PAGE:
Over a decade before planets were found orbiting normal stars, the astronomy world was intrigued by the discovery of a vast, edge-on, pancake-flat disk of dust and gas encircling the newborn star Beta Pictoris. It appeared to validate the hypothesis by the German philosopher Immanuel Kant, 230 years ago, that our solar system was born when planets condensed from nebular material in the plane of such a disk. (This model was independently proposed by French scholar Pierre-Simon Laplace in 1796.) Kant regarded the coplanar obits of the planets a fossil skeleton of the long-ago disintegrated disk. Though nearly two dozen circumstellar debris disks have been viewed by the Hubble Space Telescope to date, Beta Pictoris is the first and best example of what a forming young planetary system looks like. That's because it can be seen edge on, and it is the only disk to date where a planet has also been imaged. Hubble has been used to intensively study the disk for the past two decades and this latest picture when compared to previous observations shows that the disk particles appear to smoothly revolve around the star like a majestic carousel. Ground-based telescopes found a Jupiter-sized world embedded in the disk in 2009, and future observations may yield more planetary objects.
Explosive lithium production in the classical nova V339 Del (Nova Delphini 2013)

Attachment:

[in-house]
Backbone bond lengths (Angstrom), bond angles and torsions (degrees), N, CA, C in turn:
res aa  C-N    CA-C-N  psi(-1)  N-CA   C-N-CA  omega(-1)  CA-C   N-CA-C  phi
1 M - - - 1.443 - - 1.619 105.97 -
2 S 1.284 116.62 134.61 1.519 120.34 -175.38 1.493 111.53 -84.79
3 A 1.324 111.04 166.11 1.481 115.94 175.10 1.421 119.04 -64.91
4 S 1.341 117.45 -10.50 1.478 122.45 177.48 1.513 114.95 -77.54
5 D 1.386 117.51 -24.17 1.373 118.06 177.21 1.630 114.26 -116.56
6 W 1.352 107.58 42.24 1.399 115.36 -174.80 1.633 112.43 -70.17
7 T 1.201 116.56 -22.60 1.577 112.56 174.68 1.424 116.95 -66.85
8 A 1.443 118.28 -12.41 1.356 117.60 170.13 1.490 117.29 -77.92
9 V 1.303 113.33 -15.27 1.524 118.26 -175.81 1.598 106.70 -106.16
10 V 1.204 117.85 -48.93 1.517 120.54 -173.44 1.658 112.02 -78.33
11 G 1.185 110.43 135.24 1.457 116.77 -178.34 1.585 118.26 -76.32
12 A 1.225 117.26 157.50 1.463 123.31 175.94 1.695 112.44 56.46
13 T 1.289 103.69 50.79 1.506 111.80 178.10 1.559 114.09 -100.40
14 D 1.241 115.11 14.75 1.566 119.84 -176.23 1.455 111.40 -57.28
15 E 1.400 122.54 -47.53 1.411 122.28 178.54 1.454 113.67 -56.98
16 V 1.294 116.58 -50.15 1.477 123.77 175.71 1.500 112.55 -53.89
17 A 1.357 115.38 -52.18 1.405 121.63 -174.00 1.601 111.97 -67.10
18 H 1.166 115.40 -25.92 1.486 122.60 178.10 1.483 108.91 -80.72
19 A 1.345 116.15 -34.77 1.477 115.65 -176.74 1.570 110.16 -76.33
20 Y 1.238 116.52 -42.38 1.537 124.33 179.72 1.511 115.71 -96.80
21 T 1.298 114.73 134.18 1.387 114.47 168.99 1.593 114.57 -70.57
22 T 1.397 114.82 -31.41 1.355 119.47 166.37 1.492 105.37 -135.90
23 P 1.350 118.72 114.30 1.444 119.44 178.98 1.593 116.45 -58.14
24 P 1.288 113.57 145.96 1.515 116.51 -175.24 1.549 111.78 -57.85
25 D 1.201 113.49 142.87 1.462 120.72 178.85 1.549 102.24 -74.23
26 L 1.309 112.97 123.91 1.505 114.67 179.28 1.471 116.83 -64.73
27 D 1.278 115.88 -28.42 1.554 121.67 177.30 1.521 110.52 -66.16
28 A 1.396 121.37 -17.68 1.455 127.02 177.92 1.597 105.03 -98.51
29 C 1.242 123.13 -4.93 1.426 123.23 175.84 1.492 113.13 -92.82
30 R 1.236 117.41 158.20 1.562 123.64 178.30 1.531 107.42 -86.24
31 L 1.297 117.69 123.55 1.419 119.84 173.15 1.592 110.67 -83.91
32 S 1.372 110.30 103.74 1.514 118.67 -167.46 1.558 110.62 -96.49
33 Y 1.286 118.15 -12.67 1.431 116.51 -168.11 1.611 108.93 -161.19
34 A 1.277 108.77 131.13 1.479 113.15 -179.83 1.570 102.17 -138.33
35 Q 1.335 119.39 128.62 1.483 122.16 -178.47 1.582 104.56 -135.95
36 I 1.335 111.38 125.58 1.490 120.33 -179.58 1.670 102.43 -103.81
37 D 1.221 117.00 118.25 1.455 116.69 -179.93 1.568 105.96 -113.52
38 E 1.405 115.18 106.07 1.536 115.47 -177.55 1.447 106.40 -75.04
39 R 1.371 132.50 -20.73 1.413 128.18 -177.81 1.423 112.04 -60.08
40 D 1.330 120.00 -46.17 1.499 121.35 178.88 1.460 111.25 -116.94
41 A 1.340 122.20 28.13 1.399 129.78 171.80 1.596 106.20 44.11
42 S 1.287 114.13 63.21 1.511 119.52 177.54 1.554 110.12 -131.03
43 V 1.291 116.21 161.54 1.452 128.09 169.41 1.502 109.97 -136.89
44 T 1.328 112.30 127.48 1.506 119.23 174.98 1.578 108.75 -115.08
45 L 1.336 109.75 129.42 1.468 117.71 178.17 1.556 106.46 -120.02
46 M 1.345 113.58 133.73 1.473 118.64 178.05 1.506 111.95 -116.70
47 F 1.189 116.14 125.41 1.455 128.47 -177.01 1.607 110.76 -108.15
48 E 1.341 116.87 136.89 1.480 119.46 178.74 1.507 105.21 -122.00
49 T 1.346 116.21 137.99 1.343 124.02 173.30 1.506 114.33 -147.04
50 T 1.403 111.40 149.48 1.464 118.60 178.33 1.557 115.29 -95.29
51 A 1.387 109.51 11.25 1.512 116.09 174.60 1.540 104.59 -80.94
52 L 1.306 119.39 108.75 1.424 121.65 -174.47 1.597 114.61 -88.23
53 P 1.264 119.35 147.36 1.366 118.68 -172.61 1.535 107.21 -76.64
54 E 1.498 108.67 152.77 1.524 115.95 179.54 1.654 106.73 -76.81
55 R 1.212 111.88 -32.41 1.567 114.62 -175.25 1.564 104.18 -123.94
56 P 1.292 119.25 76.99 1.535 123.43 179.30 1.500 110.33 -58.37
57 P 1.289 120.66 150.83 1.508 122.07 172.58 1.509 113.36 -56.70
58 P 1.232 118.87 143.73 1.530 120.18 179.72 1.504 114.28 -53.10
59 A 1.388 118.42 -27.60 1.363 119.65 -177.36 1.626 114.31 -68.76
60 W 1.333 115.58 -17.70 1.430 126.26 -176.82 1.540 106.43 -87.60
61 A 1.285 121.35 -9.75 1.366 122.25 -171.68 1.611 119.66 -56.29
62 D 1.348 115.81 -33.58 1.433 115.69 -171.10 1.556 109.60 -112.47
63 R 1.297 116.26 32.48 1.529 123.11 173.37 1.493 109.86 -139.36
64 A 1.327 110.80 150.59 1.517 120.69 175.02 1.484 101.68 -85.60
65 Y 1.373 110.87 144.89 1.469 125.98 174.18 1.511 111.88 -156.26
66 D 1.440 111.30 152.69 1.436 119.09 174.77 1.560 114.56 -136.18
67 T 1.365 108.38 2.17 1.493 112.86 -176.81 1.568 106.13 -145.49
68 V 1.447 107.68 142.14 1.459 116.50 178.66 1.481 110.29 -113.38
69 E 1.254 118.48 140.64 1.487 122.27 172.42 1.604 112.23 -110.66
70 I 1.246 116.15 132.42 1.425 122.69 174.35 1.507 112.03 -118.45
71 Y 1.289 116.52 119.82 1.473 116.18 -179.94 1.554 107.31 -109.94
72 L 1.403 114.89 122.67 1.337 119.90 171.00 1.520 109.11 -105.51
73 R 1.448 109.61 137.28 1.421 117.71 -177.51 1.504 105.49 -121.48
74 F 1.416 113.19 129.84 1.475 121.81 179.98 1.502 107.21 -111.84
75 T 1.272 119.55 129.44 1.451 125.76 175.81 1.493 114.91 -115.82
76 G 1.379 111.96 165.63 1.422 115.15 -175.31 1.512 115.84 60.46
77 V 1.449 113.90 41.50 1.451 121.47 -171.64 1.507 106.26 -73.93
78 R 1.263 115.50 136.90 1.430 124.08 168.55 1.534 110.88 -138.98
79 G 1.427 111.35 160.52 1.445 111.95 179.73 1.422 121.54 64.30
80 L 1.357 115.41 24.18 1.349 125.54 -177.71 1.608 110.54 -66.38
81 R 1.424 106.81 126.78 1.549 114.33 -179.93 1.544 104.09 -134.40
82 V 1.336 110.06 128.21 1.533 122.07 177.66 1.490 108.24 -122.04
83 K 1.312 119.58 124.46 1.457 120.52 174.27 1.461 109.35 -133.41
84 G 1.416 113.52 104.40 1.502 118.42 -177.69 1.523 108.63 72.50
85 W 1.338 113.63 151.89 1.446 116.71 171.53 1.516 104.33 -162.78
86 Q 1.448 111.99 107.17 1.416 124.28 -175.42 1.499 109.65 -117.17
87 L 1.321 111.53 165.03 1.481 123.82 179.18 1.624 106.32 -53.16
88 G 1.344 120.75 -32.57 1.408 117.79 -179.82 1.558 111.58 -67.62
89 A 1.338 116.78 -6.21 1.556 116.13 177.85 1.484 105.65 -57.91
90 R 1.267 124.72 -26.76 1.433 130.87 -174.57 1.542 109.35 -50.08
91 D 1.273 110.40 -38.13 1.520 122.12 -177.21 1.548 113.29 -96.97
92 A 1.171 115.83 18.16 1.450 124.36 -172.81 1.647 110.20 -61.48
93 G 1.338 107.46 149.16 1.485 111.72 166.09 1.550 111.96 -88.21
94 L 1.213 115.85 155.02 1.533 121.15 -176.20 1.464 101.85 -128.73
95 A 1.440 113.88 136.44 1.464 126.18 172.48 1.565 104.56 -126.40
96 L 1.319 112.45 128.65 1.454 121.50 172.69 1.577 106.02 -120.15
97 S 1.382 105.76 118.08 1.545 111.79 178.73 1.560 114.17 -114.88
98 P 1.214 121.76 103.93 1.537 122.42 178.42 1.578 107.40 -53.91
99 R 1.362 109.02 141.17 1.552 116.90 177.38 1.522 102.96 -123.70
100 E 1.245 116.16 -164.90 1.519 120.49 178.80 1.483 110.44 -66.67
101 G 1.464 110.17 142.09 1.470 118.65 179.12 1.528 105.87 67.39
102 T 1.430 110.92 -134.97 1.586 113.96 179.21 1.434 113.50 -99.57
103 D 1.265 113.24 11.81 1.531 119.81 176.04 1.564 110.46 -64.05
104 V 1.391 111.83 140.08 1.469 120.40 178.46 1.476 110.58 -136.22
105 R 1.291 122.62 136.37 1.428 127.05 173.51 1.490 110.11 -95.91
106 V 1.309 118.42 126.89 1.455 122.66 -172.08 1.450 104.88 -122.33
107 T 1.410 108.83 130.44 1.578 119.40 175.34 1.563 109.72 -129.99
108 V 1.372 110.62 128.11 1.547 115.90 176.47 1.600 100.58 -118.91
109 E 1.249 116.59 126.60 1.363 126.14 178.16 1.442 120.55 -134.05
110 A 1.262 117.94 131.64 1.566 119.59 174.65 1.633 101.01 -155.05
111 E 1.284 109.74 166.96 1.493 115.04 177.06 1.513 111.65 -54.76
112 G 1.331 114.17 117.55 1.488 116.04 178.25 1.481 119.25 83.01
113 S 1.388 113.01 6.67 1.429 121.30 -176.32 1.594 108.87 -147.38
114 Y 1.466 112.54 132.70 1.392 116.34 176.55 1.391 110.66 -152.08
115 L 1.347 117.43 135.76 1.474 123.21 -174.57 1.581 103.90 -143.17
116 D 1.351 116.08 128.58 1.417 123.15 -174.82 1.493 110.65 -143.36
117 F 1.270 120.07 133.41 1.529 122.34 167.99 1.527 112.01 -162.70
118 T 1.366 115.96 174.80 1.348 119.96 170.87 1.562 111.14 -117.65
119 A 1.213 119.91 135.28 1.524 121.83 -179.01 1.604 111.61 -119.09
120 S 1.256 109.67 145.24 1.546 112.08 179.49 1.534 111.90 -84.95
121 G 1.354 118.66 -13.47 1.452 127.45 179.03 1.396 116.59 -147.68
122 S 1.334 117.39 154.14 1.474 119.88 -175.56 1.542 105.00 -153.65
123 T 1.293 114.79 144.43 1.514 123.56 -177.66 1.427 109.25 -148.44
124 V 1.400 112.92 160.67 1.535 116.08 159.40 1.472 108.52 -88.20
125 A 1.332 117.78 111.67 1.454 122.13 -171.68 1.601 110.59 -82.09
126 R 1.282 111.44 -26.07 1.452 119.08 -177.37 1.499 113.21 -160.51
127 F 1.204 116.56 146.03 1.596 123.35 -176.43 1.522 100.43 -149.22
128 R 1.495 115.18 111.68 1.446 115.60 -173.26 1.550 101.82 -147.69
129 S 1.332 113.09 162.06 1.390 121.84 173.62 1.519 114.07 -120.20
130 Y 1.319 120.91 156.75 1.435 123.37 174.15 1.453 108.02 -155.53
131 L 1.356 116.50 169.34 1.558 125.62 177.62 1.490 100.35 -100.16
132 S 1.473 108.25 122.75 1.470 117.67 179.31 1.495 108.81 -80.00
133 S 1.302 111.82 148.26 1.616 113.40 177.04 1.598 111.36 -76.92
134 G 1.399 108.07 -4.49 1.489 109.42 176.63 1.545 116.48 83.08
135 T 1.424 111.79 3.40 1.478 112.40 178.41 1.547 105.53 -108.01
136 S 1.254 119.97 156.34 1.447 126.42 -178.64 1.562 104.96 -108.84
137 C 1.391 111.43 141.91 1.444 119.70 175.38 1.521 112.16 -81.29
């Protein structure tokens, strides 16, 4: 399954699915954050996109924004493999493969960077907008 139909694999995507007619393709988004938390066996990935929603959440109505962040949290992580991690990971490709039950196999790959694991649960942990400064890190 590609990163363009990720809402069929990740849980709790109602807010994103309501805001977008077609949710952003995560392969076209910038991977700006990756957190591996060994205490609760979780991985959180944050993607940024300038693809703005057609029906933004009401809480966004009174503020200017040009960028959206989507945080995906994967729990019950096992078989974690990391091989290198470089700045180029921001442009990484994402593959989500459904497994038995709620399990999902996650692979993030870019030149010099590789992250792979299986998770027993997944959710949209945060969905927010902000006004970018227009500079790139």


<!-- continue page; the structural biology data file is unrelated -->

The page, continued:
Nature 518, 7539 (2015). doi:10.1038/nature14161
Authors: Akito Tajitsu, Kozo Sadakane, Hiroyuki Naito, Akira Arai & Wako Aoki
The origin of lithium (Li) and its production process have long been uncertain. Li could be produced by Big Bang nucleosynthesis, interactions of energetic cosmic rays with interstellar matter, evolved low-mass stars, novae, and supernova explosions. Chemical evolution models and observed stellar Li abundances suggest that at least half the Li may have been produced in red giants, asymptotic giant branch (AGB) stars, and novae. No direct evidence, however, for the supply of Li from evolved stellar objects to the Galactic medium has hitherto been found. Here we report the detection of highly blue-shifted resonance lines of the singly ionized radioactive isotope of beryllium, 7Be, in the near-ultraviolet spectra of the classical nova V339 Del (Nova Delphini 2013) 38 to 48 days after the explosion. 7Be decays to form 7Li within a short time (half-life of 53.22 days). The 7Be was created during the nova explosion via the alpha-capture reaction 3He(α,γ)7Be (ref. 5). This result supports the theoretical prediction that a significant amount of 7Li is produced in classical nova explosions.
Astrophysics: A lithium-rich stellar explosion
Nature 518, 7539 (2015). doi:10.1038/518307a
Authors: Margarita Hernanz
The contribution of explosions known as novae to the lithium content of the Milky Way is uncertain. Radioactive beryllium, which transforms into lithium, has been detected for the first time in one such explosion. See Letter p.381